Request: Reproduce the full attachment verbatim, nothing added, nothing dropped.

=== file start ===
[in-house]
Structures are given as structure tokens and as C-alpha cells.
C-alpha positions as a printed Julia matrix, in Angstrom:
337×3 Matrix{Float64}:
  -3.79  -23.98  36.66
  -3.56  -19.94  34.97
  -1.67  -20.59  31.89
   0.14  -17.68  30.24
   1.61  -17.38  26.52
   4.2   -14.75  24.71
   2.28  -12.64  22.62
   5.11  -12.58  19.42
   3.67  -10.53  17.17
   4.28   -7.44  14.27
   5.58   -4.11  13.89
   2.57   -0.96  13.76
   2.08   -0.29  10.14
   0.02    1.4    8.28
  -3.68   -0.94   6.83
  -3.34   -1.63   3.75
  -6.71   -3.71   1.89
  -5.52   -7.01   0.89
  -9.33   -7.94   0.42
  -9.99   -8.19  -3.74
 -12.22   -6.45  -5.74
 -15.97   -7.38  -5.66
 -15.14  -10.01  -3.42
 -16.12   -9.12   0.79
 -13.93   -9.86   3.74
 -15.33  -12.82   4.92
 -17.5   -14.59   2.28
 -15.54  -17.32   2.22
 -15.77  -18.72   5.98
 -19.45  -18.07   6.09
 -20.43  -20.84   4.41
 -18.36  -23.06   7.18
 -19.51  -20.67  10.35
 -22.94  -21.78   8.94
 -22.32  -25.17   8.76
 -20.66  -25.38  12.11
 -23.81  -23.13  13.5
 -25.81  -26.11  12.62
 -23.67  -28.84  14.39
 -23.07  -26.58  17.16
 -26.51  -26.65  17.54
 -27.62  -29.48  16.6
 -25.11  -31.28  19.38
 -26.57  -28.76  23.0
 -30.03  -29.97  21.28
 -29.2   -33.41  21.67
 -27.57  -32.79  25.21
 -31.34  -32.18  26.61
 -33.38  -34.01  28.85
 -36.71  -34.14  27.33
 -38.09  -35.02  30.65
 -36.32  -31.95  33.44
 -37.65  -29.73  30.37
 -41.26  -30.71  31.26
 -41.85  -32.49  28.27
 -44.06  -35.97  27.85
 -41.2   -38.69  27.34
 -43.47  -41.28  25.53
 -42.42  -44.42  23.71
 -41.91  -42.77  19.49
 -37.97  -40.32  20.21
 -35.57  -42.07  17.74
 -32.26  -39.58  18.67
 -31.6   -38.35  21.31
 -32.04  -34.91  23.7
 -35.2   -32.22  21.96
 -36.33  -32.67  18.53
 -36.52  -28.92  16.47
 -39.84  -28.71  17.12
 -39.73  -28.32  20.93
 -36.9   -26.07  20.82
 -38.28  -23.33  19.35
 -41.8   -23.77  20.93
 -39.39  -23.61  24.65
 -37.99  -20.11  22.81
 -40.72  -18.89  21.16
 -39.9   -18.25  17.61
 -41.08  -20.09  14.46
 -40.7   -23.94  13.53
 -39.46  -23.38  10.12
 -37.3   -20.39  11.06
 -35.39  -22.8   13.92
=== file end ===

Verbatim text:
[in-house]
Structures are given as structure tokens and as C-alpha cells.
C-alpha positions as a printed Julia matrix, in Angstrom:
337×3 Matrix{Float64}:
  -3.79  -23.98  36.66
  -3.56  -19.94  34.97
  -1.67  -20.59  31.89
   0.14  -17.68  30.24
   1.61  -17.38  26.52
   4.2   -14.75  24.71
   2.28  -12.64  22.62
   5.11  -12.58  19.42
   3.67  -10.53  17.17
   4.28   -7.44  14.27
   5.58   -4.11  13.89
   2.57   -0.96  13.76
   2.08   -0.29  10.14
   0.02    1.4    8.28
  -3.68   -0.94   6.83
  -3.34   -1.63   3.75
  -6.71   -3.71   1.89
  -5.52   -7.01   0.89
  -9.33   -7.94   0.42
  -9.99   -8.19  -3.74
 -12.22   -6.45  -5.74
 -15.97   -7.38  -5.66
 -15.14  -10.01  -3.42
 -16.12   -9.12   0.79
 -13.93   -9.86   3.74
 -15.33  -12.82   4.92
 -17.5   -14.59   2.28
 -15.54  -17.32   2.22
 -15.77  -18.72   5.98
 -19.45  -18.07   6.09
 -20.43  -20.84   4.41
 -18.36  -23.06   7.18
 -19.51  -20.67  10.35
 -22.94  -21.78   8.94
 -22.32  -25.17   8.76
 -20.66  -25.38  12.11
 -23.81  -23.13  13.5
 -25.81  -26.11  12.62
 -23.67  -28.84  14.39
 -23.07  -26.58  17.16
 -26.51  -26.65  17.54
 -27.62  -29.48  16.6
 -25.11  -31.28  19.38
 -26.57  -28.76  23.0
 -30.03  -29.97  21.28
 -29.2   -33.41  21.67
 -27.57  -32.79  25.21
 -31.34  -32.18  26.61
 -33.38  -34.01  28.85
 -36.71  -34.14  27.33
 -38.09  -35.02  30.65
 -36.32  -31.95  33.44
 -37.65  -29.73  30.37
 -41.26  -30.71  31.26
 -41.85  -32.49  28.27
 -44.06  -35.97  27.85
 -41.2   -38.69  27.34
 -43.47  -41.28  25.53
 -42.42  -44.42  23.71
 -41.91  -42.77  19.49
 -37.97  -40.32  20.21
 -35.57  -42.07  17.74
 -32.26  -39.58  18.67
 -31.6   -38.35  21.31
 -32.04  -34.91  23.7
 -35.2   -32.22  21.96
 -36.33  -32.67  18.53
 -36.52  -28.92  16.47
 -39.84  -28.71  17.12
 -39.73  -28.32  20.93
 -36.9   -26.07  20.82
 -38.28  -23.33  19.35
 -41.8   -23.77  20.93
 -39.39  -23.61  24.65
 -37.99  -20.11  22.81
 -40.72  -18.89  21.16
 -39.9   -18.25  17.61
 -41.08  -20.09  14.46
 -40.7   -23.94  13.53
 -39.46  -23.38  10.12
 -37.3   -20.39  11.06
 -35.39  -22.8   13.92